§ John Barrett
To ask the Chancellor of the Exchequer what the external debt is of(a) the Gambia, (b) Ethiopia, (c) Cameroon, (d) Chad, (e) Zambia, (f) Senegal, (g) Rwanda, (h) Niger, (i) Nicaragua, (j) Mali, (k) Malawi, (1) Madagascar, (m) Honduras, (n) Guyana, (o) Guinea-Bissau, (p) Guinea (q) Ghana, (r) Sao Tome and Principe and (s) Benin; and what the debt level was when each country reached its Decision Point under the HIPC initiative. 
§ John Healey
Most of these countries reached Decision Point in the HIPC initiative in 2000, with the exception of Ethiopia and Chad (which reached Decision Point in 2001), and Ghana (which reached 55W Decision Point in 2002). Under the HIPC initiative a country receives interim debt relief on payments due when it reaches Decision Point, and subsequently the debt is irrevocably cancelled at Completion Point.
To reach Decision Point and demonstrate their commitment to poverty reduction, a country must prepare an Interim-Poverty Reduction Strategy Paper (PRSP), to get to Completion Point they need to develop a full PRSP, and usually make progress in, implementing it for one year.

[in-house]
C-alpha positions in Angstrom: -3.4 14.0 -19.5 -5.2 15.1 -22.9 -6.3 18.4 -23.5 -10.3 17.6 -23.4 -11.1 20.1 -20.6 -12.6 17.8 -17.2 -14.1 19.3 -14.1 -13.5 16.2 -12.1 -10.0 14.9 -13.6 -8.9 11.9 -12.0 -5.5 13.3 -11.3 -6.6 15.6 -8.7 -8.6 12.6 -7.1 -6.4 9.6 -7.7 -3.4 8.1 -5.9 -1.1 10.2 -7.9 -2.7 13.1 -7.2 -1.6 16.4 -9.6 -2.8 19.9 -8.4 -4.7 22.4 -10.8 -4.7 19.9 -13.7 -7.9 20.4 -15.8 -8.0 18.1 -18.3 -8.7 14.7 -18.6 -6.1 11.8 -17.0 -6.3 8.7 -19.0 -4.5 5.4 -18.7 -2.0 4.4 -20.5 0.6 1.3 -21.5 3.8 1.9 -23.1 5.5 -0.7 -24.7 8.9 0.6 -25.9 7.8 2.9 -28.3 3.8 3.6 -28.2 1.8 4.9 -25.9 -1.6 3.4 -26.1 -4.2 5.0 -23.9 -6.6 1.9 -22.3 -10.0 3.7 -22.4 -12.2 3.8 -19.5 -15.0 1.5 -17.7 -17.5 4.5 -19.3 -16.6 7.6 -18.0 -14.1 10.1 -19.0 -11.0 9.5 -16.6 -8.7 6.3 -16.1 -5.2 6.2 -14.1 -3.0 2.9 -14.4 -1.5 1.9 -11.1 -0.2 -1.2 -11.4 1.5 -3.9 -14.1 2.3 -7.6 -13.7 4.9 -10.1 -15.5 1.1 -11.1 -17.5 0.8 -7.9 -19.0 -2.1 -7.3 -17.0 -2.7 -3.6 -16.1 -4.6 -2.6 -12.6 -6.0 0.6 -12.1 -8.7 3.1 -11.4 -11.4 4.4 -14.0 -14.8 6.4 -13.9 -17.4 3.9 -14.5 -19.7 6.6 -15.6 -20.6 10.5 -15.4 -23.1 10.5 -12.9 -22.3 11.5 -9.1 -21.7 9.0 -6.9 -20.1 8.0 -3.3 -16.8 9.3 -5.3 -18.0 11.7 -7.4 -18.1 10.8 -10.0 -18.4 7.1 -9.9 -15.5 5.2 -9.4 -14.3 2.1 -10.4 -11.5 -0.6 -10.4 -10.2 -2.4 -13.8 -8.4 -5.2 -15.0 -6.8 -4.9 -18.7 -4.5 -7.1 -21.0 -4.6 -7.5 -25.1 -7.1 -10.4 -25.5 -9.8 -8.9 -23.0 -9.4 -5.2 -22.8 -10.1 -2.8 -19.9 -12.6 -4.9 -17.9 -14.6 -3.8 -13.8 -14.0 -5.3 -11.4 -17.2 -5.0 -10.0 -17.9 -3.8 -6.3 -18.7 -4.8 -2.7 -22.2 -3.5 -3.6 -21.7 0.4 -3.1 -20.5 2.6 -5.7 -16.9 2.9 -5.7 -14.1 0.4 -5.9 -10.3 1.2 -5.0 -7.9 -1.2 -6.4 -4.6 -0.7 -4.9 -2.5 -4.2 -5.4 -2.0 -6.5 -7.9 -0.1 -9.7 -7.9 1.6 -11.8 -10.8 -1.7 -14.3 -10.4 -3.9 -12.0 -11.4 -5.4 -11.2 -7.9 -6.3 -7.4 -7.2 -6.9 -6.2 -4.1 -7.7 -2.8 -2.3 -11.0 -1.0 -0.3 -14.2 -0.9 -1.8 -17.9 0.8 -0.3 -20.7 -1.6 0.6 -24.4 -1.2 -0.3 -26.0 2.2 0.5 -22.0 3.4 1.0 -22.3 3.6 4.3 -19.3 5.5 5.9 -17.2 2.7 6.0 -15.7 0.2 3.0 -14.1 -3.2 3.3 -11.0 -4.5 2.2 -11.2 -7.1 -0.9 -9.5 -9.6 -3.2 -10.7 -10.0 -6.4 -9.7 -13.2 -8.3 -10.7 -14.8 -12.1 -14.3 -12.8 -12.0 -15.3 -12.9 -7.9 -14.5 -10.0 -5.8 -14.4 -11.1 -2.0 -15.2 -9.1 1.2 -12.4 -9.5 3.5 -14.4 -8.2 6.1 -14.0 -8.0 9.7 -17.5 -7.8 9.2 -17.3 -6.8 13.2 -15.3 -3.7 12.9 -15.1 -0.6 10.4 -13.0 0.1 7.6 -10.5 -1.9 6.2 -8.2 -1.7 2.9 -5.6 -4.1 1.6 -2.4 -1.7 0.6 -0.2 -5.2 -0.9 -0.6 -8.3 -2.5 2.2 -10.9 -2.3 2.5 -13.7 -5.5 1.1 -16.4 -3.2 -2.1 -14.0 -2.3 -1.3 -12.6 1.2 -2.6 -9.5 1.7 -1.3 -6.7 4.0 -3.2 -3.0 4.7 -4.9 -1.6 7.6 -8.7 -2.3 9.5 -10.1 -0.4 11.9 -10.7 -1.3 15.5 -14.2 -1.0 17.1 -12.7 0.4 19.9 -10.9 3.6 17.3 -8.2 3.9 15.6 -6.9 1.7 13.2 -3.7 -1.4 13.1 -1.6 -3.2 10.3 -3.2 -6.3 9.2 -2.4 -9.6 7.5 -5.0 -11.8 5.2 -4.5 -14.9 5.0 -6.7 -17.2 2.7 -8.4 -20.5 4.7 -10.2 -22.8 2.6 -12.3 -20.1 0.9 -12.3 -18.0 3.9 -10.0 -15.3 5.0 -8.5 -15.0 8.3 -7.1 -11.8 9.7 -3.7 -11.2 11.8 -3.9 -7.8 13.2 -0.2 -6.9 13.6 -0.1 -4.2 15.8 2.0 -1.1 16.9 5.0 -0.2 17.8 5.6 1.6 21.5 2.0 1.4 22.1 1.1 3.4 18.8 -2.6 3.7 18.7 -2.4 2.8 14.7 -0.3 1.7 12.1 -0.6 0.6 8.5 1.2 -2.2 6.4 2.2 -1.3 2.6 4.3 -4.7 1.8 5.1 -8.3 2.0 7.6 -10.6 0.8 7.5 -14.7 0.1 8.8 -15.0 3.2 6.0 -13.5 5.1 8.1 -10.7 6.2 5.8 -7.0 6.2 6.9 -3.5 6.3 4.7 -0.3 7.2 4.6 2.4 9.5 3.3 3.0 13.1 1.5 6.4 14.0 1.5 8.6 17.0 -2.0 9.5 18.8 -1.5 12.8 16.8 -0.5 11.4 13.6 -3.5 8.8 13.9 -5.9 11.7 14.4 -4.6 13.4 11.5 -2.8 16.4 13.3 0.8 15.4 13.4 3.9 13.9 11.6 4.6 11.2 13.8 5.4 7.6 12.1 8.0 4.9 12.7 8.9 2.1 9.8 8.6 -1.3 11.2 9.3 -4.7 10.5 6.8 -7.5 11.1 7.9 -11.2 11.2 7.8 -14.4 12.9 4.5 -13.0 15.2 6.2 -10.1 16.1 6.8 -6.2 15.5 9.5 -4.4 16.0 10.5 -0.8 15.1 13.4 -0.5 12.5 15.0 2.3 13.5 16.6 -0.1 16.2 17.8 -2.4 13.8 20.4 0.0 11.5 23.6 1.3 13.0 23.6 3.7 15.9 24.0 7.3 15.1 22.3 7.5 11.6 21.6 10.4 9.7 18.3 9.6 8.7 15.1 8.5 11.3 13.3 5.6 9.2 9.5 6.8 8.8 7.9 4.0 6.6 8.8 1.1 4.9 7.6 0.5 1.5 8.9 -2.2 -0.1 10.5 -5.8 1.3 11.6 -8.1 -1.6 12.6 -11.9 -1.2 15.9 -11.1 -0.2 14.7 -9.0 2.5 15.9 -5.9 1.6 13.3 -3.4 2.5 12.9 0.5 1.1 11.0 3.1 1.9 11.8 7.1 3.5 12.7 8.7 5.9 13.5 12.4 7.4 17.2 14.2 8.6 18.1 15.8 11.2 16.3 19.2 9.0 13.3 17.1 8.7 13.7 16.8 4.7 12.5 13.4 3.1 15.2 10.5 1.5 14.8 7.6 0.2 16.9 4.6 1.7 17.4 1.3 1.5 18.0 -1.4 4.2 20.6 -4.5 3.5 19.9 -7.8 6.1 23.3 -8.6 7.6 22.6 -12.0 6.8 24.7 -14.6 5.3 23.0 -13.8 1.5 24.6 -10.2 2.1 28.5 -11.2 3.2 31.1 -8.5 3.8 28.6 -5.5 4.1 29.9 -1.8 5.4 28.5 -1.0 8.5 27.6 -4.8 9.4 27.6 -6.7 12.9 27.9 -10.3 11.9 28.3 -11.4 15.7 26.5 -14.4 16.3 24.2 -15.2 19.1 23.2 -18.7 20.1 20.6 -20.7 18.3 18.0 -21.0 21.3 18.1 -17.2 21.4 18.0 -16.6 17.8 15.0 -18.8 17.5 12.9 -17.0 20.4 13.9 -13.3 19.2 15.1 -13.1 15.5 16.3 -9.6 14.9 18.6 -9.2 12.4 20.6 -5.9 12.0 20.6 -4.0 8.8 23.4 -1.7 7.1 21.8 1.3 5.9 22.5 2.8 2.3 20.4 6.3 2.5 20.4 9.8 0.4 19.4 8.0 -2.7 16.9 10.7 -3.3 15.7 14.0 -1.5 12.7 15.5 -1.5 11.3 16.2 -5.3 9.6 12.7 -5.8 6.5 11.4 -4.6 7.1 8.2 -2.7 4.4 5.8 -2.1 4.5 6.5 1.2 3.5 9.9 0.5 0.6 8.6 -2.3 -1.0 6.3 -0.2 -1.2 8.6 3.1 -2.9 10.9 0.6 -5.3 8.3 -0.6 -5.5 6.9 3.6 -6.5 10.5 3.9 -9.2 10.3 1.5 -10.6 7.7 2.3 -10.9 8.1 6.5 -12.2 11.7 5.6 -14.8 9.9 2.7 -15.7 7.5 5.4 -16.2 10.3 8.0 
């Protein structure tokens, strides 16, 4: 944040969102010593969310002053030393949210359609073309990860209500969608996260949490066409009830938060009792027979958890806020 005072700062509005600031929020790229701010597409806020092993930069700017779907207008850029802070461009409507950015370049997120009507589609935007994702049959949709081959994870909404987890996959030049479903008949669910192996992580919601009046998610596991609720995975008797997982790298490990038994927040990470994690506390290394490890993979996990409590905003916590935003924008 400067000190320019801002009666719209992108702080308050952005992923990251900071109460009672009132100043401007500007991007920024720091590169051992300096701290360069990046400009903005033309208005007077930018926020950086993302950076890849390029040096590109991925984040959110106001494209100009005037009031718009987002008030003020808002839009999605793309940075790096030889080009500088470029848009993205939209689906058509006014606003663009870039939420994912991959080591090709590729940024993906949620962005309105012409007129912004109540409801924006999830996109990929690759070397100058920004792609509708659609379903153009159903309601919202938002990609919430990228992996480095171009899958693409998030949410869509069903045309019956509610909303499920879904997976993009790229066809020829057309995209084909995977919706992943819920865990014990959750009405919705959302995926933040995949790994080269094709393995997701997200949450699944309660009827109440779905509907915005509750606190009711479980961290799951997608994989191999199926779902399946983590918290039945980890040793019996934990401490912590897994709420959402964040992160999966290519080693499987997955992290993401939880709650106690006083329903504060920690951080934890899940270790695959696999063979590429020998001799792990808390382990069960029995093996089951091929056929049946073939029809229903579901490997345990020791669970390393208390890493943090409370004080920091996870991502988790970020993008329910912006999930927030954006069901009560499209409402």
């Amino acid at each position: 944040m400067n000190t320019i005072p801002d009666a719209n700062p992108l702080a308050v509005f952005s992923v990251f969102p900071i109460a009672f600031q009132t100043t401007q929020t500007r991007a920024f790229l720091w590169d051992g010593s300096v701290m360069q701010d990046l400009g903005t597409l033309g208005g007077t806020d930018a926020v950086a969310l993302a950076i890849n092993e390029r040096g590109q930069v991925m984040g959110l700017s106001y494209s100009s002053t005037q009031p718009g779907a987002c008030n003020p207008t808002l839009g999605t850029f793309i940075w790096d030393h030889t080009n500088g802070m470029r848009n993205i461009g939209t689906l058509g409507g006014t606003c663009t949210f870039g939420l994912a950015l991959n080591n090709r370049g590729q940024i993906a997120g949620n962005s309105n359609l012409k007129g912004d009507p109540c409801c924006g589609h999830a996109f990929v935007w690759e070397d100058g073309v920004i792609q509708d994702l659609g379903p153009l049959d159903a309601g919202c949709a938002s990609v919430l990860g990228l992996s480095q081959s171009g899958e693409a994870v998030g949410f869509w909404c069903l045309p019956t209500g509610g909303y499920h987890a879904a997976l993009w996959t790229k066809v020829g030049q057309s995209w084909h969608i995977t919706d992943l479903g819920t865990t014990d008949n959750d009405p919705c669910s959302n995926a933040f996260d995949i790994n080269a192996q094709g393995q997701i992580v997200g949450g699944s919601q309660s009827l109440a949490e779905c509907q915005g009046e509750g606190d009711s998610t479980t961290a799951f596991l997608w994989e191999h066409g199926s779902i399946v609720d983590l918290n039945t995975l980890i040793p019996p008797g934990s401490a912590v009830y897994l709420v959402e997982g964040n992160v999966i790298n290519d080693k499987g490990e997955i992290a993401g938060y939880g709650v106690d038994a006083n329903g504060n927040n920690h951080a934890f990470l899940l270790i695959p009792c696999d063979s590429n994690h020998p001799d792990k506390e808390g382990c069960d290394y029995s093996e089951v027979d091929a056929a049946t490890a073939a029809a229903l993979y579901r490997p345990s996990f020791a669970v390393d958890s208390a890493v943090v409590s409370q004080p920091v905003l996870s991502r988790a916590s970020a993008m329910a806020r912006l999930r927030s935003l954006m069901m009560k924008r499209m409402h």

The UK always goes beyond HIPC terms and offers 100 per cent. debt relief, including 100 per cent. interim debt relief from Decision Point. The HIPC initiative has helped increase social expenditures in countries receiving HIPC debt relief by US$1.7 billion in 2001–02, equivalent to 1.2 per cent. of Gross Domestic Product. On average, health and education spending account for 65 per cent. of the resources freed by HIPC debt relief.
The most recent readily available data for external debt is for 2000 and is set out in the table:
Country Date reached DP External debt (US$, millions) 2000 The Gambia December 2000 471 Ethiopia November 2001 5,481 Cameroon October 2000 9,241 Chad May 2001 1,116 Zambia December 2000 5,730 Senegal January 2000 3,372 Rwanda December 2000 1,271 Niger December 2000 1,638 Nicaragua December 2000 7,019 Mali September 2000 2,956 Malawi December 2000 2,716 Madagascar December 2000 298 Honduras July 2000 707 Guyana November 2000 128 Guinea-Bissau December 2000 61 Guinea December 2000 177 Ghana February 2002 483 Sao Tome and Principe December 2000 30 Benin July 2000 192
World Bank, Global Development Finance, 2002